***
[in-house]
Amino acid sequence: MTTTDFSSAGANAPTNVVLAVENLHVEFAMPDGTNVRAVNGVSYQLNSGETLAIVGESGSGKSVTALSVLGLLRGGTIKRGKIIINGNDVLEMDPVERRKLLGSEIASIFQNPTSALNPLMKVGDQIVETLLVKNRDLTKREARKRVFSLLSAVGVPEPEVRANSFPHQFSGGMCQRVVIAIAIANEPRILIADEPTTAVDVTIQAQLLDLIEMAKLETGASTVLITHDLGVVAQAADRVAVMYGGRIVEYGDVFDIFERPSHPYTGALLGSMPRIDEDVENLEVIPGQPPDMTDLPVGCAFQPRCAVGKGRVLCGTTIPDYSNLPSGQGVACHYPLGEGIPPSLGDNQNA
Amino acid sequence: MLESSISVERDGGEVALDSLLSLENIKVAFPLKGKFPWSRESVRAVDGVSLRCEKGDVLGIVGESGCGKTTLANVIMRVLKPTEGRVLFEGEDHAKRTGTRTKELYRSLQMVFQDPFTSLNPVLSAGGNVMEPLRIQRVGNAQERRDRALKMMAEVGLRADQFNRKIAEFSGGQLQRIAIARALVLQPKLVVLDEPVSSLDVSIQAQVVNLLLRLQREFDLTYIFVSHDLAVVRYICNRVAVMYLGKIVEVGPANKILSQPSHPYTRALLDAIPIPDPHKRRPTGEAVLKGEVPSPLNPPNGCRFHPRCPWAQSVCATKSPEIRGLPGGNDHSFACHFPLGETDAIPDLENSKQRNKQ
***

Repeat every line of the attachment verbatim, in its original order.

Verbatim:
[in-house]
Amino acid sequence: MTTTDFSSAGANAPTNVVLAVENLHVEFAMPDGTNVRAVNGVSYQLNSGETLAIVGESGSGKSVTALSVLGLLRGGTIKRGKIIINGNDVLEMDPVERRKLLGSEIASIFQNPTSALNPLMKVGDQIVETLLVKNRDLTKREARKRVFSLLSAVGVPEPEVRANSFPHQFSGGMCQRVVIAIAIANEPRILIADEPTTAVDVTIQAQLLDLIEMAKLETGASTVLITHDLGVVAQAADRVAVMYGGRIVEYGDVFDIFERPSHPYTGALLGSMPRIDEDVENLEVIPGQPPDMTDLPVGCAFQPRCAVGKGRVLCGTTIPDYSNLPSGQGVACHYPLGEGIPPSLGDNQNA
Amino acid sequence: MLESSISVERDGGEVALDSLLSLENIKVAFPLKGKFPWSRESVRAVDGVSLRCEKGDVLGIVGESGCGKTTLANVIMRVLKPTEGRVLFEGEDHAKRTGTRTKELYRSLQMVFQDPFTSLNPVLSAGGNVMEPLRIQRVGNAQERRDRALKMMAEVGLRADQFNRKIAEFSGGQLQRIAIARALVLQPKLVVLDEPVSSLDVSIQAQVVNLLLRLQREFDLTYIFVSHDLAVVRYICNRVAVMYLGKIVEVGPANKILSQPSHPYTRALLDAIPIPDPHKRRPTGEAVLKGEVPSPLNPPNGCRFHPRCPWAQSVCATKSPEIRGLPGGNDHSFACHFPLGETDAIPDLENSKQRNKQ